It's us against the bowls world
AUSTRALIA will play a Rest of the World side in the newly-created World Bowls Challenge at Moama on November 29-30.
Moama, in the Riverina district in southern NSW, has covered surfaces as part of multi-million dollar renovations that make it a state- of- the-art bowling club.
Bowls Australia CEO Neil Dalrymple said the World Bowls Challenge would bring the sport's best players to Australia and would provide new opportunities to promote bowls globally.
The inaugural competition will have two teams of 10 players, five of each gender. The teams will be selected in coming months. In a departure from tradition, matches will be sets play, beginning with mixed triples, then men's pairs, women's pairs, ending with 10 singles matches (five men, five women).
The event is expected to be held every two years with different nations taking on the Rest of the World.
ADELAIDE is to host the world singles champion of champions for this year and the next. Warilla will stage the 2019 World Cup.
The Gold Coast, which has become the hub of major Australian events, will have the 2019 Asia Pacific championships and the 2020 World Bowls championships jointly hosted by Helensvale and Musgrave Hill clubs.
THIS year's trans-Tasman series between Australia and New Zealand will have an Over-60s component for the first time.
The Trans Tasman and the Multi Nation international events are to be staged back-to-back on the Gold Coast in November.
In the contest against New Zealand, our selectors have had a reshuffle for the highly-regarded singles spots. These have gone to 2018 Commonwealth Games gold medallist Aaron Wilson and the well-performed Chloe Stewart, 23.
Aaron Teys will partner Wilson in the pairs.
The Multi Nations, an eight-nation event with South Africa, Malta, New Zealand, Norfolk Island, Canada, Ireland and Wales taking part, will head a 10-day festival of international bowls on the Gold Coast.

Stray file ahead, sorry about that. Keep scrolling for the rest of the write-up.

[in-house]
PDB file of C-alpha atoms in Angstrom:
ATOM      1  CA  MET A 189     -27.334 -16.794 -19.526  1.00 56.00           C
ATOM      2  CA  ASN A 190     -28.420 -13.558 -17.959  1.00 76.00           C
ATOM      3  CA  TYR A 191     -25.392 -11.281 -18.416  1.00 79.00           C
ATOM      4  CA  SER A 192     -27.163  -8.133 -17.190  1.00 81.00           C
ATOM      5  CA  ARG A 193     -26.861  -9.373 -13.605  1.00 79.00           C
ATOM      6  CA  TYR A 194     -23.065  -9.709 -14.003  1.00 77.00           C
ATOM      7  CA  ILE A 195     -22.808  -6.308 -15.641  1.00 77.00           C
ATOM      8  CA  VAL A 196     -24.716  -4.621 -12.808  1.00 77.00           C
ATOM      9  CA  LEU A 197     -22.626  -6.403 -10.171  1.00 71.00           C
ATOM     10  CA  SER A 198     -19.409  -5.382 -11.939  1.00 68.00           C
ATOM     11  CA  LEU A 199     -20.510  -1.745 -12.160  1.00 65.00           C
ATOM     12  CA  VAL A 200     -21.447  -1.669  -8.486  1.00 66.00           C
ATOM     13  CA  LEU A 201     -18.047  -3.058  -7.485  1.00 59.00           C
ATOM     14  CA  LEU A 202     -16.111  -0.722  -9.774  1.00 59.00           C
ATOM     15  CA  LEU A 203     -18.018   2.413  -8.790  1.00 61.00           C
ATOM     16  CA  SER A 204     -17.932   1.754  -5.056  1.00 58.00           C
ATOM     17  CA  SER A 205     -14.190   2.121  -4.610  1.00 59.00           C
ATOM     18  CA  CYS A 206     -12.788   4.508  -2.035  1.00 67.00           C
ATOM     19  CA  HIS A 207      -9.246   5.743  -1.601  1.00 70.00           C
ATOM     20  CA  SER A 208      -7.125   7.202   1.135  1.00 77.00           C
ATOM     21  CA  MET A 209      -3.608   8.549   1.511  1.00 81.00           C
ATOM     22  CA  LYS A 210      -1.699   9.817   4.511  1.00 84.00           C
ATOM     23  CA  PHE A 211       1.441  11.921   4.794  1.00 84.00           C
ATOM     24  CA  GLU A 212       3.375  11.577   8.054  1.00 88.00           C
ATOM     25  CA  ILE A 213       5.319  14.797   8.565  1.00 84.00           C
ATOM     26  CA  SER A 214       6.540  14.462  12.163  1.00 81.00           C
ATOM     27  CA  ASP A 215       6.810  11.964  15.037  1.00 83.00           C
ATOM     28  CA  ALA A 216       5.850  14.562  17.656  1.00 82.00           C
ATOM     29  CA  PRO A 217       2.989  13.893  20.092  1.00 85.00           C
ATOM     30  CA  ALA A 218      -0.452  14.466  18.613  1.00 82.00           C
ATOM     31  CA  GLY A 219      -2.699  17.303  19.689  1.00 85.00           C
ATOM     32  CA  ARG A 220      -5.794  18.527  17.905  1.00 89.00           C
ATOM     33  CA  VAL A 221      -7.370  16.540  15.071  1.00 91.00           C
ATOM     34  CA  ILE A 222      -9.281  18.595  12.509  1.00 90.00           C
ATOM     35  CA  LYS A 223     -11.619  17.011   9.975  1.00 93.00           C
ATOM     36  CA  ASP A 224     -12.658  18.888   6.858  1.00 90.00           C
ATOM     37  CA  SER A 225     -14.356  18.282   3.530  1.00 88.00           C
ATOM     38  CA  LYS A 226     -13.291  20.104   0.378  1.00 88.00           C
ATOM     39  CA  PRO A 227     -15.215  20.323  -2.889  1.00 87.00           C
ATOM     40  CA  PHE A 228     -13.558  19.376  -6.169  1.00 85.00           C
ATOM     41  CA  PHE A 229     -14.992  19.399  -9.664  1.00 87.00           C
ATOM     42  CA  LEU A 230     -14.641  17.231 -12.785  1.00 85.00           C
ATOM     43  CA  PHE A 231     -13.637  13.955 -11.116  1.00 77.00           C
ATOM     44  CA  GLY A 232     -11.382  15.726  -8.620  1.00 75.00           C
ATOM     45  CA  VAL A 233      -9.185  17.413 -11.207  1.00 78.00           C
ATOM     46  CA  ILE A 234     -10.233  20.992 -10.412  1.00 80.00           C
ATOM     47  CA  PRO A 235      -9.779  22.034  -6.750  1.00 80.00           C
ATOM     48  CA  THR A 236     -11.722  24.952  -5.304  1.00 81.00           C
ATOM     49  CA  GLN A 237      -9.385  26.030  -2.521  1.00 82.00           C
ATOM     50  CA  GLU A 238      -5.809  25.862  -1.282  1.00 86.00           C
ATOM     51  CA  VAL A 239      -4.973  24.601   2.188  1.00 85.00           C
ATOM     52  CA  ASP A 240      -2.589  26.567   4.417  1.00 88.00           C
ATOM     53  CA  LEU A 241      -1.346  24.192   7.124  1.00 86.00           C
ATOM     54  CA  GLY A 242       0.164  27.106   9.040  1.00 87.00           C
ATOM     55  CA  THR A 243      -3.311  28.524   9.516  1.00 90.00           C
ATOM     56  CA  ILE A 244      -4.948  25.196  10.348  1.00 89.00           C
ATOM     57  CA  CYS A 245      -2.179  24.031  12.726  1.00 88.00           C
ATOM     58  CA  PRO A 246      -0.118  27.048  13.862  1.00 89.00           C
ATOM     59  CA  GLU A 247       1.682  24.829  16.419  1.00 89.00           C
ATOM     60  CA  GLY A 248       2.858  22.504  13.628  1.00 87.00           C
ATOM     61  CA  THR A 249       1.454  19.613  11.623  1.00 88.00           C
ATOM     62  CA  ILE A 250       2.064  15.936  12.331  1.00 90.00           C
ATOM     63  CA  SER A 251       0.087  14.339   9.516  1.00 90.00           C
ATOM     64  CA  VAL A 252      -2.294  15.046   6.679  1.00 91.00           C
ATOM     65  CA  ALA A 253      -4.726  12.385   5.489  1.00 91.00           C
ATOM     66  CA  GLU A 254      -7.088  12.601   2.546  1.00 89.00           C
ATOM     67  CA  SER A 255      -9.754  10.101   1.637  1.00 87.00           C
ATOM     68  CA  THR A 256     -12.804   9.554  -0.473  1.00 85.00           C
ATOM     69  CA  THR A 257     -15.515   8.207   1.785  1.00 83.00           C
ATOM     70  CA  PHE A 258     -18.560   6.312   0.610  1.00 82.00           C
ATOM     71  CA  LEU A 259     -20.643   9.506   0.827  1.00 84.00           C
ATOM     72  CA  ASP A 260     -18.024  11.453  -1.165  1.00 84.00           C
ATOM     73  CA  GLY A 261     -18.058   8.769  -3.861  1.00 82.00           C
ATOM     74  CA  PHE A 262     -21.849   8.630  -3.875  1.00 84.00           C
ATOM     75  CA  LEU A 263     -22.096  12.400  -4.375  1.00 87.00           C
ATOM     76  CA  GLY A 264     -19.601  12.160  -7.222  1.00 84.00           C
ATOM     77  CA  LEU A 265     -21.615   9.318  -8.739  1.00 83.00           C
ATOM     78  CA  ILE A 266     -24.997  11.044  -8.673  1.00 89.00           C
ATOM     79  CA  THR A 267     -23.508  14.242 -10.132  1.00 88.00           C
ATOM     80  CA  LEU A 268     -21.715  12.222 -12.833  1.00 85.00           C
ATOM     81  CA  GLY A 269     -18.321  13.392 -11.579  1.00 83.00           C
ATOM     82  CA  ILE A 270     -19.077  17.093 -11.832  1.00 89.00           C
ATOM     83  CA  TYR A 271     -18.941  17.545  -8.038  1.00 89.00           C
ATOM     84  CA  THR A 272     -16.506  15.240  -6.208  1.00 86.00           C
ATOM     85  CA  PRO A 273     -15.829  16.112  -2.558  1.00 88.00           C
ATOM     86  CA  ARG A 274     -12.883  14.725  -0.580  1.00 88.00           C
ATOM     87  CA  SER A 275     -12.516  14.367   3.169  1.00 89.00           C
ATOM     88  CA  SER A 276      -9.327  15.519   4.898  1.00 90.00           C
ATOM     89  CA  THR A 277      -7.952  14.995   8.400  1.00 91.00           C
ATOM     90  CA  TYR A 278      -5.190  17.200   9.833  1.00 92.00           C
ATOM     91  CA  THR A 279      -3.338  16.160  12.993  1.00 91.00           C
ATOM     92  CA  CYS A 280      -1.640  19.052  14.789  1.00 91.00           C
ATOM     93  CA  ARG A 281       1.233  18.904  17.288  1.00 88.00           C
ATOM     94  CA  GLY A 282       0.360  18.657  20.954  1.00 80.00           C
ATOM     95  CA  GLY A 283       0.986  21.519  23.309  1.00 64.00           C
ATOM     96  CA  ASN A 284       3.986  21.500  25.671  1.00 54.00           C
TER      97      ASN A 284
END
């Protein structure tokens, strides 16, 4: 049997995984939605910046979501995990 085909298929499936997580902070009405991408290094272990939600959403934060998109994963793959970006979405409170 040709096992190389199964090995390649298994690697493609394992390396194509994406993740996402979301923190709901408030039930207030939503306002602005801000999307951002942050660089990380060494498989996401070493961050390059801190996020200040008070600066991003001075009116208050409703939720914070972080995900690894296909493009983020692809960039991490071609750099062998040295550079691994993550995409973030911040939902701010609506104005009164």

MY VIEW ON THE NEW EVENT
TAKING on the rest of the world in any sport can be seen either as unbridled confidence or sheer foolhardiness. Australia is well-qualified to play against a team of the world's best in the latest international competition just announced - our national side has made an indelible mark on the global stage. At the recent World Bowls championships it won four gold medals, two silver and one bronze from eight disciplines; at last year's Commonwealth Games it scored five gold and two silver from 10 disciplines.
International champions such as Northern Ireland's Jeremy Henry and Canadian Ryan Bester have recognised that this country offers some of the world's richest and most competitive events and have made Australia their home.
The first of the new World Bowls Challenge will be held on Moama greens. It will be a great contest, one that will further enhance Australia's standing in the highly competitive world of bowls.
LAST week we told of a new star on the bowls horizon - 40-year-old Genevieve Delves who took the big double, the Australian Indoor singles and pairs to add to an illustrious sporting career in which she represented Australia in rugby and soccer, the state in Australian Rules and golf.
As a just reward, selectors have chosen her in the Australian bowls side for the Hong Kong International Classic in November. She replaces Tiffany Brodie who had to withdraw from the squad because of work commitments. Delves has been playing bowls for only six years.
VICTORIA was the form side in the National Bowling Arm Sides championships in South Australia, finishing 19 points clear of second-placed NSW and 33 points in front of Western Australia after four days of competition.
The Vics also won each of the state versus state head-to-head shields contested.
THE final of one of the world's most prestigious bowls tournaments, the Tweed Heads Golden Nugget, became a battlefield for two of the game's best young talents.
The look-alike pair, Corey Wedlock and Aaron Teys, clubmates at Warilla and both Australian reps, fought hard before Teys became shaky after the wind picked up and Wedlock went on to a 25-17 victory.
Teys, the reigning Australian Indoor champion, had lost only one game (14-25 to Ben Twist) on his way to the semi-finals in which he edged out Northern Ireland international Gary Kelly 25-23; Wedlock in his semi had a resounding 25-15 win over Canadian master-blaster Ryan Bester.
The women's Golden Nugget final between two Commonwealth Games gold medallists, New Zealander Jo Edwards and Raymond Terrace star Natasha Scott, was a victory for Scott with the convincing margin of 28-14.
IN the Golden Toucher award at the recent Ultimate Bowls Challenge in Melbourne, Nathan Bush of Port Melbourne club amassed 33 touchers to beat Ryan Bester who had 30. Eight players had 20 or more.
The main bowls event, worth $60,000, was won by a team featuring New Zealand's Ali Forsyth and Welshman David Axon.